JF: Personal ties definitely help.

CF: Yeah, yeah. It definitely was incentive to come back to Oshkosh.

JF: Um, so let's see, what it really different or the transition from being a student to working admissions was it really different like switching sides of it, becoming student to faculty?

CF: Eh, I don't know. Well I wasn't faculty, that would be academic staff were called academic staff. Um I was young, that was clear but in admissions, it's easy to be young because high school students kind of like that they're talking to someone who's not old and can relate to them. So um that wasn't hard, it might have been hard in a different role. But you're in contact all the time with high school students so I dint think it was hard. No, I really liked it.

JF: Well that's good.

CF: Yeah, yeah.

JF: did the policies of admissions change a lot from when you applied to when you were working there? Or even now?

48:00

CF: They, they changed over the years, all the time. Things changed. Now as far as the application not quite so much I don't think. I mean a little bit of course, every year, back then too they were trying to get their admissions requirement a little bit stricter, a little bit higher level. So we wouldn't have so many students unprepared and to leave quicker and not really be ready for it too. And so that has changed from the early 80's until now. I can't tell you exactly what they were anymore, that has been a long time but um I know they did. They upped it through the years but what has changed is what they accept for transfer credit and what they won't. And whether the grades count or don't count. And then for a while you brought transfer grades in and when I transferred here they didn't and I didn't get all my A's from Fond du Lac and I was mad they didn't count for my GPA and then they transferred in when I an admissions counselor for quite few years and all applied to your GPA and then the faculty made a decision that no, no we shouldn't be counting them from transfer institutions because they might not be as hard as we are or as rigorous and they quit counting them, which is what is in existence now so anybody who 49:00comes now, they get a clean start for better or worse. You know if you had good grades, you want those, but if you didn't, you're happy you get a clean start, so we're back to that. The pendulum seems to always swing, if you're hired long enough you see the, you know we went from B+'s and --'s to A/B's in the middle, when I came back to work here in early '99 now were back to +'s and --'s again. Philosophies change. Things just change.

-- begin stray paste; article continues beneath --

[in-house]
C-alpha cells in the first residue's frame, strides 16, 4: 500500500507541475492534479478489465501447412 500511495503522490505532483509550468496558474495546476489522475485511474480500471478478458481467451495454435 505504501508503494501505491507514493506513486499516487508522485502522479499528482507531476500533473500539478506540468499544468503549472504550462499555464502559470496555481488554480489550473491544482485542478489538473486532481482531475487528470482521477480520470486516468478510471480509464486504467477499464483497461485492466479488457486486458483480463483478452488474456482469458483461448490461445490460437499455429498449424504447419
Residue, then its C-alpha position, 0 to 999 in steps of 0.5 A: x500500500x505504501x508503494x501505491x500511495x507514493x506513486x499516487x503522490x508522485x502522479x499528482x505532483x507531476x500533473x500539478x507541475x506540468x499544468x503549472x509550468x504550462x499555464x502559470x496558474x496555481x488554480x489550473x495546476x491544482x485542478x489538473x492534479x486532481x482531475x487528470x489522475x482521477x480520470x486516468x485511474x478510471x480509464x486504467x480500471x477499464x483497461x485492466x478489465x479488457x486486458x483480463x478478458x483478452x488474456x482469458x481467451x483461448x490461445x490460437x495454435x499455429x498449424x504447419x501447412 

JF: was it hard to keep track of things changing?

CF: Yeah especially as an advisor because each degree, the curriculum changes within the degree, they change curriculum all the time and make it more current and more what the employers are looking for and the College of Business does that a lot. They get feedback from employers, I can't speak to all other areas but yeah it's hard because a student has to graduate with requirements that were in their year or move forward to the newer ones so you have to keep in your head alright does it make sense for them to move forward? Should they? Ya know. Or are they better off with the curriculum that they started with?